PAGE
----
BADass SINema Unearthed - Blu-ray Review
- Published Date
- by Loron Hays
If the symbolism in this independent horror film doesn’t stitch the fear of the Goddess right onto your supple flesh then there’s little hope for the everlasting soul that your skin shields. Dark Waters is intense. The art-house horror in this Nunsploitation masterpiece about a demon on the rise will grab you from your sofa and drag you
There, I said it. Someone had to. Even I, a devout atheist who attends to NO service but his own three times a week, started questioning my own judgment when the crucified nun deep in the catacombs began gnashing her yellow teeth. And then she screams a depraved and haunting shriek. Goddamn it. I’m out.
Dark Waters is every bit a H.P. Lovecraft-inspired tale. While it is, ultimately, about a young woman discovering a very disturbing truth about her mysterious upbringing, the film's surroundings are straight up Lovecraftian. It is also a beautifully-shot film, filling the screen with enough religious imagery to haunt the halls of several monasteries for decades to come. The stark landscape is ideal for its particular brand of vestal lunacy. Beaches are loaded with dead fish. The nuns burn torches and crosses and, down deep below in the twisting catacombs, they do some really strange shit. And most of it involves a beastie better left unnamed.
Cthulu, is that you?
Filmed in the Ukraine right after the fall of the Soviet Union, director Mariano Baino’s water-soaked film begins with – as most biblical things do – a massive flood. The water creaks through the doors of the monastery and a priest – taken aback by the force of the waves pummeling him – finds himself face to face with a huge cross in the black waters. It is a wonderfully disturbing moment in which a submerged cross becomes an object of impalement. Ouch.
Ratcheting up the creep factor in Dark Waters is the cinematography from Alex Howe, which is pronounced, prolonged, and effective in creating a strange and unsettling aura that covers this film from cowl to tunic. From beginning to end, the spell that is cast is one that transfixes. Even the murders – with nuns sneaking up on their victims from deep shadows – create a sense of dread. The holiest among us doing the most unholy with whatever jagged blade is nearby? Yes, please!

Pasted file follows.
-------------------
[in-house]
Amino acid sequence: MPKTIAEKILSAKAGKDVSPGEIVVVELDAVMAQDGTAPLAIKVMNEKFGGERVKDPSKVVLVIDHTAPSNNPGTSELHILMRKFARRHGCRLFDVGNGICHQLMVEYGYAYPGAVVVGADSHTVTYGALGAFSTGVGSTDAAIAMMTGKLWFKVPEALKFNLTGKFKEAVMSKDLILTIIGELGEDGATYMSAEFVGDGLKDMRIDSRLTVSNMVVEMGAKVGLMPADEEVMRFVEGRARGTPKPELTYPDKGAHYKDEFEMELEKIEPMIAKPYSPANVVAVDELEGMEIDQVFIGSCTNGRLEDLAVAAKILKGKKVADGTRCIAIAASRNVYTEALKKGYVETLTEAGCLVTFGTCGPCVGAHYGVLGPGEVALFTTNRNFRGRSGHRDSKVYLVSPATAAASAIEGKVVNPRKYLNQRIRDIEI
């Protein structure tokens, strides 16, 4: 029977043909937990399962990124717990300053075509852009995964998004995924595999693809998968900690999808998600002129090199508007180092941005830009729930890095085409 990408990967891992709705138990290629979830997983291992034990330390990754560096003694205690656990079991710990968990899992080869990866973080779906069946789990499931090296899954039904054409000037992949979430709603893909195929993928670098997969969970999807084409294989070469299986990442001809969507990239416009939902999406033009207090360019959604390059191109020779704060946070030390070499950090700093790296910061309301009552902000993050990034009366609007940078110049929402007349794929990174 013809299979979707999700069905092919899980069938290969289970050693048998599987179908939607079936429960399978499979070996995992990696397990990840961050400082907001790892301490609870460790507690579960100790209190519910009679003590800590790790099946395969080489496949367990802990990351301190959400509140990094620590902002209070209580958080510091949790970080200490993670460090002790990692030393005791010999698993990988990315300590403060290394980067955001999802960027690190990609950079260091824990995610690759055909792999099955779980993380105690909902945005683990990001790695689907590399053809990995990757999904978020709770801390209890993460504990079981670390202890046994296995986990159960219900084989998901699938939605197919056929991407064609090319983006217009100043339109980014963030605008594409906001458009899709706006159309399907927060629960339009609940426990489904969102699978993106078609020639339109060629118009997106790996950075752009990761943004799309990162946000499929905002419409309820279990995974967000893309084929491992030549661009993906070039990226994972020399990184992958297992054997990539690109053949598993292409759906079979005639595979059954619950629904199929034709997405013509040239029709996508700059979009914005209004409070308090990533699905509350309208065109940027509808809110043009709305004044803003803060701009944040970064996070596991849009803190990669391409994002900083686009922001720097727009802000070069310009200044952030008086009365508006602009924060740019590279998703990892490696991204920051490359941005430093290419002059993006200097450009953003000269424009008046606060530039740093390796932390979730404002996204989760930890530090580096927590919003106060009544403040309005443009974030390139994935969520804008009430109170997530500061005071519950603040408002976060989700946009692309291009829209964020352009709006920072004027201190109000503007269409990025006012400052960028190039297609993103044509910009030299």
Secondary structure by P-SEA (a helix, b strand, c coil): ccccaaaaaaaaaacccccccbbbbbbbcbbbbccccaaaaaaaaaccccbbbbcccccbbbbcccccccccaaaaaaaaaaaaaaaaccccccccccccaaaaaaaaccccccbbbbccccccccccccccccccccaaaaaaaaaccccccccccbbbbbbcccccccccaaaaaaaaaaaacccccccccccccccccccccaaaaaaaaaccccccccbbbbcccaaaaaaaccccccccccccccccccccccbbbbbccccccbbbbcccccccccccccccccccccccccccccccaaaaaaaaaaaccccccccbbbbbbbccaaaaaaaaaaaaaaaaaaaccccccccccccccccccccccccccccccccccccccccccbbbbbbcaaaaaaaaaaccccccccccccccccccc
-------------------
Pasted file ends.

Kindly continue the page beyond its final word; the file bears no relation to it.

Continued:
Written by Baino and Andy Bark, the dialogue in this demon seed is sparse but effective as a young English woman (Louise Salter, Interview with the Vampire) goes to a mysterious island to investigate a monastery that her recently deceased father has been sending large amounts of money to. We get just enough information to keep us involved, but the mystery unravels in a visual manner that is both rich in stylish metaphor and languid. Those of you expecting jump scares best bail on this one from the very beginning. You will be in tears near the end, if you even make it that far.
Dark Waters, now on blu-ray thanks to Severin Films, is a throwback to the pace and the feel of all the horror titles released during the peak of Italian cinema. Its surreal flavors are punctuated by the drip-drip-drip of the water constantly battling the monestary and the surrounding shore.
Dark Waters, newly transferred in HD from the original 35mm negative, has finally washed ashore. A word to the wise? Get thee to a nunnery.
MPAA Rating: R.
Runtime: 98 mins
Director: Mariano Baino
Writer: Mariano Baino, Andy Bark
Cast: Louise Salter, Venera Simmons, Mariya Kapnist
Tagline: Sometimes, evil lurks where you least expect it.
Memorable Movie Quote: "Those who are blind, shall see the true face of the beast and forver suffer for it in their soul."
Official Site: https://severin-films.com/shop/dark-waters-blu-ray-plus-pin/
DVD/Blu-ray Release Date: April 11, 2017
Synopsis: When a young Englishwoman attempts to discover her mysterious connection to a remote island convent, she will unlock an unholy communion of torment, blasphemy and graphic demonic depravity.
Home Video Distributor: Severin Films
Available on Blu-ray - April 11, 2017
Screen Formats: 1.85:1
Audio: English: Dolby Digital 2.0
Discs: Blu-ray Disc; single disc
Region Encoding: Region A
Severin Films continues to prepare for the upcoming Easter weekend with their long-awaited release of Dark Waters. The 1080p transfer (from the original 35mm negatives) is a stunning reminder of the stark beauty in this horror film. The details are crisp in the monestary and the shadows are deep. The catacombs sequences – once entirely too dark – are now visible and sparkle with leaky images and fine costume details. Colors are pregnant with flavors and lines are thick and unwavering. The sound – presented in a HD mono track – is adequate.
- For this release, the commentary is provided by writer/director Mariano Baino.
Now, the Nunsploitation modern masterpiece can be enjoyed to the max with this release. There are OVER 4 hours of supplemental material included with the film’s release and those wanting more from director Mariano Baino will be happy to know that his short films are included with this release. Not only, then, do we get a making of featurette, but we also get the filmmaker’s other output. Bravo, Severin, bravo!
- Lovecraft Made Me Do It Featurette
- Let There Be Water
- Controlling the Uncontrollable Featurette
- Deep Into the Dark Waters Featurette
- Director Intro
- Deleted Scenes
- Silent Blooper reel With Audio Commentary by Director Mariano Baino
- Short Films Of Mariano Baino (with Audio Commentary): Dream Car, Caruncula, Never Ever After
- Making of Never Ever After